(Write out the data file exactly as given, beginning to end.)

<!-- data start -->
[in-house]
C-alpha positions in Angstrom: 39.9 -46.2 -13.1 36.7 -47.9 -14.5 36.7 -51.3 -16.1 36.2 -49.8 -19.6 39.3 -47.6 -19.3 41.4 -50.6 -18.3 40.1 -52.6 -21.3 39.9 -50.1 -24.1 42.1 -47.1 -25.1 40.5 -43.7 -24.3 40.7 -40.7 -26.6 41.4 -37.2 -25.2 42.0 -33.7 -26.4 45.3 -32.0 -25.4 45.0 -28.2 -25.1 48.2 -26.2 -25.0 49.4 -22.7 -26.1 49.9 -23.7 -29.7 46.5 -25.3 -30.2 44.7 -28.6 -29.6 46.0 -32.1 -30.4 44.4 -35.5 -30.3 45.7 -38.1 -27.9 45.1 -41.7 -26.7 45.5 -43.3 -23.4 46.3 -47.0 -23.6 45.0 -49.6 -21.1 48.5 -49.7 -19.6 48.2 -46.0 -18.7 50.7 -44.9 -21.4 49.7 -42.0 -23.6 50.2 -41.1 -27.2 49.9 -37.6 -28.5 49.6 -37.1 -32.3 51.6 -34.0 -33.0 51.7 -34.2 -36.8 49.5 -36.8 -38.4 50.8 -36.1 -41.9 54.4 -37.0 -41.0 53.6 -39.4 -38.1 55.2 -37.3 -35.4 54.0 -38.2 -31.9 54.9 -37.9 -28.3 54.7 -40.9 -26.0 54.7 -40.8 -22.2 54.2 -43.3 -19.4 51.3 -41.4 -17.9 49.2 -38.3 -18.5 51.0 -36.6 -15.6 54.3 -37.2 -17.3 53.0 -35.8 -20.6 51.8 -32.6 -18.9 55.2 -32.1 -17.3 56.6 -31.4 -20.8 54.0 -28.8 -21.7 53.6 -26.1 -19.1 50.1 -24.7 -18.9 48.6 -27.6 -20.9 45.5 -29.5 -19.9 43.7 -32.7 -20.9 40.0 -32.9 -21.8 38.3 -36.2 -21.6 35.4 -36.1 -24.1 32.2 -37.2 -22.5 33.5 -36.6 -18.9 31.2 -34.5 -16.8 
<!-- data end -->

[in-house]
C-alpha positions in Angstrom: 39.9 -46.2 -13.1 36.7 -47.9 -14.5 36.7 -51.3 -16.1 36.2 -49.8 -19.6 39.3 -47.6 -19.3 41.4 -50.6 -18.3 40.1 -52.6 -21.3 39.9 -50.1 -24.1 42.1 -47.1 -25.1 40.5 -43.7 -24.3 40.7 -40.7 -26.6 41.4 -37.2 -25.2 42.0 -33.7 -26.4 45.3 -32.0 -25.4 45.0 -28.2 -25.1 48.2 -26.2 -25.0 49.4 -22.7 -26.1 49.9 -23.7 -29.7 46.5 -25.3 -30.2 44.7 -28.6 -29.6 46.0 -32.1 -30.4 44.4 -35.5 -30.3 45.7 -38.1 -27.9 45.1 -41.7 -26.7 45.5 -43.3 -23.4 46.3 -47.0 -23.6 45.0 -49.6 -21.1 48.5 -49.7 -19.6 48.2 -46.0 -18.7 50.7 -44.9 -21.4 49.7 -42.0 -23.6 50.2 -41.1 -27.2 49.9 -37.6 -28.5 49.6 -37.1 -32.3 51.6 -34.0 -33.0 51.7 -34.2 -36.8 49.5 -36.8 -38.4 50.8 -36.1 -41.9 54.4 -37.0 -41.0 53.6 -39.4 -38.1 55.2 -37.3 -35.4 54.0 -38.2 -31.9 54.9 -37.9 -28.3 54.7 -40.9 -26.0 54.7 -40.8 -22.2 54.2 -43.3 -19.4 51.3 -41.4 -17.9 49.2 -38.3 -18.5 51.0 -36.6 -15.6 54.3 -37.2 -17.3 53.0 -35.8 -20.6 51.8 -32.6 -18.9 55.2 -32.1 -17.3 56.6 -31.4 -20.8 54.0 -28.8 -21.7 53.6 -26.1 -19.1 50.1 -24.7 -18.9 48.6 -27.6 -20.9 45.5 -29.5 -19.9 43.7 -32.7 -20.9 40.0 -32.9 -21.8 38.3 -36.2 -21.6 35.4 -36.1 -24.1 32.2 -37.2 -22.5 33.5 -36.6 -18.9 31.2 -34.5 -16.8 